National Book Award winner Jesmyn Ward: “I didn’t think I was going to write about Hurricane Katrina”

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Self-effacing star at Stanford (Photo: Adam Johnson)

When author Jesmyn Ward was named the winner of the 2011 National Book Award at the awards ceremony a few months ago, she covered her face with her hands.  She had believed the earlier notification that she was a finalist to be “a joke or a scam,” but winning seemed even farther beyond the reach of a girl who came from a “rural, southern, mostly poor” Mississippi town.

She didn’t take her hands from her face, or respond to the applause, or move to accept the award for her novel Salvage the Bones. Her publicist finally grabbed her by the shoulders and shouted her name at her.

National Book Award winner?  “I still haven’t come to terms with it – I still hesitate to say it,” the Hurricane Katrina survivor told an audience Monday night at Stanford.

In a world of self-promotion, Ward’s modesty and humility were downright charming.

Author Elizabeth Tallent‘s introduction to the reading included this snippet from Ward’s interview in The Missoulian:

I didn’t think I was going to write about Hurricane Katrina. …  After the hurricane, I didn’t write anything for around two-and-a-half years. I didn’t realize how it had affected me at the time. I was here with my family for the hurricane.  So not only did I have to deal with the experience of surviving the hurricane, being out in the hurricane when it was going on, but with the residual terror in the knowledge that a storm like that can take away everything your family has within a matter of hours. I had to contend with all that, and the rebuilding process.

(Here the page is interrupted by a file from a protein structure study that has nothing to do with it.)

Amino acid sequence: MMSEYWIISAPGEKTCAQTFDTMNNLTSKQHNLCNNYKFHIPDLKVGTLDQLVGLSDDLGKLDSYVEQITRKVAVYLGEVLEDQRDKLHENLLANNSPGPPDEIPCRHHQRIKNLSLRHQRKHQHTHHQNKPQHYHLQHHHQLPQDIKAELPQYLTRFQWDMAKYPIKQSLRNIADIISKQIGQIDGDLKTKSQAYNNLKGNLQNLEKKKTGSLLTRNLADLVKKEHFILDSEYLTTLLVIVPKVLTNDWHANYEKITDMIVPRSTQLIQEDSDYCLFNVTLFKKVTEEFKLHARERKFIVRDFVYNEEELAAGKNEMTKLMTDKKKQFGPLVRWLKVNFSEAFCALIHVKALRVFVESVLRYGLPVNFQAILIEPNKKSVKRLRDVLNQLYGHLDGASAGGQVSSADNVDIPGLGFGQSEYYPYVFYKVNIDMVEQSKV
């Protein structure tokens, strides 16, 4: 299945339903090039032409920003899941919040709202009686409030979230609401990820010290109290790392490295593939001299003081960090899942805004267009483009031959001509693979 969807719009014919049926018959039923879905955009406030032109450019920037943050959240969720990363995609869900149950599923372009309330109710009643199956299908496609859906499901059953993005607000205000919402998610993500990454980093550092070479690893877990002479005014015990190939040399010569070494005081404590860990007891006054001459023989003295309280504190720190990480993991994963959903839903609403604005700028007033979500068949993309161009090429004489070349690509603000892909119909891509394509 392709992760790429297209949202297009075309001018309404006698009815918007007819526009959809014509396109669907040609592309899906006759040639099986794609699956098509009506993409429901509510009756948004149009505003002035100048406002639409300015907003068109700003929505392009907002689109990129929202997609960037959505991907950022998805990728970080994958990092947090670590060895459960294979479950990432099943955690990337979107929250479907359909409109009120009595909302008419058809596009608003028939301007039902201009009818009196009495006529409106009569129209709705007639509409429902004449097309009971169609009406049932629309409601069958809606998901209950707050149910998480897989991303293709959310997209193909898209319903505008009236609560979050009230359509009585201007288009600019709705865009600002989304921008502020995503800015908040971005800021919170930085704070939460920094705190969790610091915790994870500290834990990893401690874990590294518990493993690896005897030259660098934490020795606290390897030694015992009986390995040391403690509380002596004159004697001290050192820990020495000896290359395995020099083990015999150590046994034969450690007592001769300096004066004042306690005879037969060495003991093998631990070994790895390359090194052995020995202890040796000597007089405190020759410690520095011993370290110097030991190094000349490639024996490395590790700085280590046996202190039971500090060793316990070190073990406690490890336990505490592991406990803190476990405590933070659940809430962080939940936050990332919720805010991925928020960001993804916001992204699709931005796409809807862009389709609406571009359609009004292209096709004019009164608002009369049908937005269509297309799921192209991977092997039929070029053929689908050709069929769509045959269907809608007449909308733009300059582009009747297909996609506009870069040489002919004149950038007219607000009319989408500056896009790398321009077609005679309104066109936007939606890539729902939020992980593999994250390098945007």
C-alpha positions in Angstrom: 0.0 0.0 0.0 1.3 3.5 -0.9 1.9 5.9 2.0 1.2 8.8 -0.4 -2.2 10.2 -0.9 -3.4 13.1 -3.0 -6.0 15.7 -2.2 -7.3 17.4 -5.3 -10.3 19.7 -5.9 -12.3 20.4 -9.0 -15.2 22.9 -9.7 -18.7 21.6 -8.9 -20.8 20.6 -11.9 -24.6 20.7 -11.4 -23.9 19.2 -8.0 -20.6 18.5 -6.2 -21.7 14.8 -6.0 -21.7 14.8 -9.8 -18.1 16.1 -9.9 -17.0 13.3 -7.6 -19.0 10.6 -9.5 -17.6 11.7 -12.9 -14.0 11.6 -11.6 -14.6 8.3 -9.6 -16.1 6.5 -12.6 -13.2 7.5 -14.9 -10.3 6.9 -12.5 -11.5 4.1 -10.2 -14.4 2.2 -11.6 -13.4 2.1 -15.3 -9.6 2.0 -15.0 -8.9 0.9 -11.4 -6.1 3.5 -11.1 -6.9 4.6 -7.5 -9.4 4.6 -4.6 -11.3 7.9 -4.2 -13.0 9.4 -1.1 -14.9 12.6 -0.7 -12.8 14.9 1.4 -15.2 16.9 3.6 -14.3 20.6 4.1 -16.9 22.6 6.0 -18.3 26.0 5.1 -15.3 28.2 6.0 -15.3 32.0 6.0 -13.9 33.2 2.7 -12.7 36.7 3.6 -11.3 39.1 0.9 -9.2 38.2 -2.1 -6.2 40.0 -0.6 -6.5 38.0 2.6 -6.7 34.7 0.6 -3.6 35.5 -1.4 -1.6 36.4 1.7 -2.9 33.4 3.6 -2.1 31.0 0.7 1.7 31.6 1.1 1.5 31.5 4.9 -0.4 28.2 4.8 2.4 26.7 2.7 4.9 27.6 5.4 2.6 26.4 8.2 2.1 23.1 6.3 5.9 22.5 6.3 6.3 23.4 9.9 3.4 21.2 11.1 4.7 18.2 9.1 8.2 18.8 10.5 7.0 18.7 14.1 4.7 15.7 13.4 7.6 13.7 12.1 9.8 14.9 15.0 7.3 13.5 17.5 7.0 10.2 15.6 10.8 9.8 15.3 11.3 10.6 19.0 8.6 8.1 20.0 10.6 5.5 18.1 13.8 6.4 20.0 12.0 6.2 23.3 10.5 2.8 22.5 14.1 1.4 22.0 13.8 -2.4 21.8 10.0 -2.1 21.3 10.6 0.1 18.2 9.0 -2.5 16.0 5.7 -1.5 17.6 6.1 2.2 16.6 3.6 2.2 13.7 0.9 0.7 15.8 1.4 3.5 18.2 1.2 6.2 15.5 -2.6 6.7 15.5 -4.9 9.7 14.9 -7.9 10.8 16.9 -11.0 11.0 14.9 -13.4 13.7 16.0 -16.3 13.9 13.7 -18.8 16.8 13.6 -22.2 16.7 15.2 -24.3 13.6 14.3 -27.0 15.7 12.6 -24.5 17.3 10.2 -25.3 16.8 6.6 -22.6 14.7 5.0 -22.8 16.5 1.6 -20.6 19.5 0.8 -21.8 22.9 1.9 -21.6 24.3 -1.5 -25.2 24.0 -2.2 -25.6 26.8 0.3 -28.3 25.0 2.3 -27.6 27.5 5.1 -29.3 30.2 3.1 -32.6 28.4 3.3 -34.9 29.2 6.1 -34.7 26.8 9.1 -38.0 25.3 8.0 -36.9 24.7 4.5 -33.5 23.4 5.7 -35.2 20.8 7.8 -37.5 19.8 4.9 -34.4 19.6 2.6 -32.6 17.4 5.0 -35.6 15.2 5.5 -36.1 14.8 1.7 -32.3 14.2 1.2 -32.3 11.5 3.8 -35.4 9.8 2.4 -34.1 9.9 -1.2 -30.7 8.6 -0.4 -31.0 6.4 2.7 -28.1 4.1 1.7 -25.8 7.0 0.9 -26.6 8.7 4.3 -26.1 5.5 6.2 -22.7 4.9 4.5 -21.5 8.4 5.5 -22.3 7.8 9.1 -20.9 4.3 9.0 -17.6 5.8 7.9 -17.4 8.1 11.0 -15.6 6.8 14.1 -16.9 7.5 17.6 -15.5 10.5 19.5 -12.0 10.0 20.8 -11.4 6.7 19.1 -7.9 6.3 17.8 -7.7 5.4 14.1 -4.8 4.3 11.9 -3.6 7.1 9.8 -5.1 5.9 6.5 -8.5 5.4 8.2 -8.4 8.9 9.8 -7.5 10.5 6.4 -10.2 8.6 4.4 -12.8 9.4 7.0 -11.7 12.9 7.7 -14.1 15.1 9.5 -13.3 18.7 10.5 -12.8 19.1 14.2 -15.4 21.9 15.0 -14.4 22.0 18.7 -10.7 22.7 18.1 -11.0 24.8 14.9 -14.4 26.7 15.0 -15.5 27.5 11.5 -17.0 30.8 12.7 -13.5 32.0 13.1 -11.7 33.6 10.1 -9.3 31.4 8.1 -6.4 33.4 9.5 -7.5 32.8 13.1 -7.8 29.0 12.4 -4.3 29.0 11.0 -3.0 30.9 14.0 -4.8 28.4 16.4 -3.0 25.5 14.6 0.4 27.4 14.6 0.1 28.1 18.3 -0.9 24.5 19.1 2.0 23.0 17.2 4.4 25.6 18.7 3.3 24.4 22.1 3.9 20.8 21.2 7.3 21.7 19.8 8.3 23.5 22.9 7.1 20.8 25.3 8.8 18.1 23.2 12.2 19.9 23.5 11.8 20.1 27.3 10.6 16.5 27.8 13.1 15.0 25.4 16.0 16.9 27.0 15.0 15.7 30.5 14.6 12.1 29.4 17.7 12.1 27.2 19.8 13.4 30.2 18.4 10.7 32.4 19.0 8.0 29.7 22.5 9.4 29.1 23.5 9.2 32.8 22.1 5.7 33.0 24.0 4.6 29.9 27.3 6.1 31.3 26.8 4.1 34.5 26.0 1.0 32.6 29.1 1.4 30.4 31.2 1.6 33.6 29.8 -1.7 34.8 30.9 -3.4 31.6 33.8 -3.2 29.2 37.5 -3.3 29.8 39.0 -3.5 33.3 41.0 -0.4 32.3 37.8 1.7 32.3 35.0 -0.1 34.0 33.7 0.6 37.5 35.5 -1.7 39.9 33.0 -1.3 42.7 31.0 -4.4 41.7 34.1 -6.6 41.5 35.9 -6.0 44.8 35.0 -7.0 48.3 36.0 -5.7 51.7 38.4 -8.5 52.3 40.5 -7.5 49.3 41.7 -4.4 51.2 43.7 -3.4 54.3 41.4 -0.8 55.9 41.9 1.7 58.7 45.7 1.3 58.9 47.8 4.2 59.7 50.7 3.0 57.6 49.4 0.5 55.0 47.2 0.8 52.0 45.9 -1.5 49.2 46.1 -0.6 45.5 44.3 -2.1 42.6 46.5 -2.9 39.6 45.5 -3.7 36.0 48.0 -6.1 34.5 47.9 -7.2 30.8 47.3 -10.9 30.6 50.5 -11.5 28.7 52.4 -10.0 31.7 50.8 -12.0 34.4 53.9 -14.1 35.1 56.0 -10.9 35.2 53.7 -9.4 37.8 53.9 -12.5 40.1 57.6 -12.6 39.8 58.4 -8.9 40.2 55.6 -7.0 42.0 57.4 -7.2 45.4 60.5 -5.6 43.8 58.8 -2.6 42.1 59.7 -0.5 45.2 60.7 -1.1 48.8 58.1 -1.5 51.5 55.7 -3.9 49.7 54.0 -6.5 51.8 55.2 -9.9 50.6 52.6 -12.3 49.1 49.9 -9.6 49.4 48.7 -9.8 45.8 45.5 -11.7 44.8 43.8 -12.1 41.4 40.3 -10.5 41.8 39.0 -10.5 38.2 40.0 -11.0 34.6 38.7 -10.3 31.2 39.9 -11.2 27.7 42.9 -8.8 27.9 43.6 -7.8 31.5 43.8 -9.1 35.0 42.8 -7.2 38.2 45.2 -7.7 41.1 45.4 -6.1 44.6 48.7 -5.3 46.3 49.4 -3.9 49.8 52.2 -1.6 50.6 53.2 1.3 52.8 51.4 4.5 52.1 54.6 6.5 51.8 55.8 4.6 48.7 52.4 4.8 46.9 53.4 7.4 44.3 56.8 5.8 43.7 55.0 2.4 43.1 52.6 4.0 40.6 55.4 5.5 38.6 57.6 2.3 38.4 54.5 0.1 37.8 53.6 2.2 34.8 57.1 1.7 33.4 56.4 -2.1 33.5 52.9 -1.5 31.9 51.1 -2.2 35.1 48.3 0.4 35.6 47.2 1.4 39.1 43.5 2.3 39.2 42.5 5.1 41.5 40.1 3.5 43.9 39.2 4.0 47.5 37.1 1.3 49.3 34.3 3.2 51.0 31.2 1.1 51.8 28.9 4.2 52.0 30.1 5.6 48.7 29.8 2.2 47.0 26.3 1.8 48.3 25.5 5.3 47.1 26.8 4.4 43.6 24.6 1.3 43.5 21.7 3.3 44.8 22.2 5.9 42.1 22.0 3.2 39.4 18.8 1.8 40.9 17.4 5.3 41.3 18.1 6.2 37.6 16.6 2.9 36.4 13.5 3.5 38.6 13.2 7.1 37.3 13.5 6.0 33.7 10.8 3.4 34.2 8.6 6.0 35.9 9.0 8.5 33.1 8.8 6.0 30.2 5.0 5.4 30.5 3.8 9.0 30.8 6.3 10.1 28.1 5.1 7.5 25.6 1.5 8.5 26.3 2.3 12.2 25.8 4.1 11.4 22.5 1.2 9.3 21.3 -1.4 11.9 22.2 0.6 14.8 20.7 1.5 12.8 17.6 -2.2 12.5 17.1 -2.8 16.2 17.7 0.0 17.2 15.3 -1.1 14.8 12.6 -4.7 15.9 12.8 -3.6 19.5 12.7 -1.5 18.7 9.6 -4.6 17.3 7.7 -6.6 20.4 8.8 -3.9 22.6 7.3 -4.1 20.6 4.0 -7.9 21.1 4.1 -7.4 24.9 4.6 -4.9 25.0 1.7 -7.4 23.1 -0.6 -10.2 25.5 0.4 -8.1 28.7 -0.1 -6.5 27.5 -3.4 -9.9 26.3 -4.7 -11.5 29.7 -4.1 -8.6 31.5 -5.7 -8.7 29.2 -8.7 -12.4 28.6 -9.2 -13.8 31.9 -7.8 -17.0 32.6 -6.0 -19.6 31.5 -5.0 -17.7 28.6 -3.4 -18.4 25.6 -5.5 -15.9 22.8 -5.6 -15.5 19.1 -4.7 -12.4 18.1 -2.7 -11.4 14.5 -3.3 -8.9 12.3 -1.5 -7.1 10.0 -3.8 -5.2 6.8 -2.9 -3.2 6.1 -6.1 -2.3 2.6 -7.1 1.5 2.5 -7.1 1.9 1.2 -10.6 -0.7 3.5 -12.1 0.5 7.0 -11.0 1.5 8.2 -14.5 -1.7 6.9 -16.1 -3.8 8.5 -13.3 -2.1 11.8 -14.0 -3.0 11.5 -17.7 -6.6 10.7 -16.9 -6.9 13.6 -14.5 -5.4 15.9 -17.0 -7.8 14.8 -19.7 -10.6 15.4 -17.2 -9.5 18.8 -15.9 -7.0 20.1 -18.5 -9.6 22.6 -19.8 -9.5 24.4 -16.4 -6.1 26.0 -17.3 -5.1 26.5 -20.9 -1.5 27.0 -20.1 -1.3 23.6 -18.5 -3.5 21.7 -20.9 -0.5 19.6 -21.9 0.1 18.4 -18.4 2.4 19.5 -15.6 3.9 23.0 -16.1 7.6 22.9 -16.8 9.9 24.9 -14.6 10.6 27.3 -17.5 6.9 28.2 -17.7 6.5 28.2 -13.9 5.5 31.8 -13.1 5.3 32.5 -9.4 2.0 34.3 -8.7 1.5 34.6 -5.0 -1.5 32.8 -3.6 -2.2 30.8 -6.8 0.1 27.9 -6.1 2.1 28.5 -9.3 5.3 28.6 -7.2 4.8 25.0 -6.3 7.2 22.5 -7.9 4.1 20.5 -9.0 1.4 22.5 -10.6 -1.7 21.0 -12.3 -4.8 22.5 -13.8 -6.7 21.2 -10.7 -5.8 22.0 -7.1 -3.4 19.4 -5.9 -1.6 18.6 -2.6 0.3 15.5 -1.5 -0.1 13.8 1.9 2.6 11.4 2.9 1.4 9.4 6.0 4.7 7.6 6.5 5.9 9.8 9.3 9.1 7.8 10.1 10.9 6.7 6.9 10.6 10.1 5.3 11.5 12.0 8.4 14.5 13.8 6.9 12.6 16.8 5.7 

We got hit by the worst of the storm. After the rubble was cleared away, it just looked like things disappeared. There was a gas station there, and it’s not there anymore.  And the trailer park there, it’s not there anymore. I had no hope during that time. So I needed enough time to pass beyond Katrina to see that people would come back and they would rebuild.

The New York Times review called the book “a taut, wily novel, smartly plotted and voluptuously written. It feels fresh and urgent, but it’s an ancient, archetypal tale.” One author, fellow Southerner Ken Wells, said that she writes like “an angel with a knife to your throat.”

But great books affect people in different ways. For Tallent, reading Salvage the Bones resulted in a different understanding:  “I realized I needed a dog in my life again.”

So she credits author Ward – and the novel’s white pit bull named China (“on a shortlist of great dogs in literature”) – for the shelter dog she recently acquired.  Tallent said that although Ward had been a Stegner fellow from 2008-10, “we all think of it as five minutes ago.”

During the question-and-answer period following the reading, Ward was asked if she had ever envisioned herself as a successful novelist.  “It was my dream. I didn’t think I would ever be good enough.”

Ward’s memories of Stanford are nuanced and complex: “Much of my years here was feeling overwhelmed, that I didn’t deserve to be here.”

Monday’s applause for her work is gravy:  “I’m coming back to Stanford as the person I wanted to be as an undergraduate.”


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One Response to “National Book Award winner Jesmyn Ward: “I didn’t think I was going to write about Hurricane Katrina””

  1. Chung cư gemek tower Says:

    Monday’s applause for her work is gravy: “I’m coming back to Stanford as the person I wanted to be as an undergraduate.”

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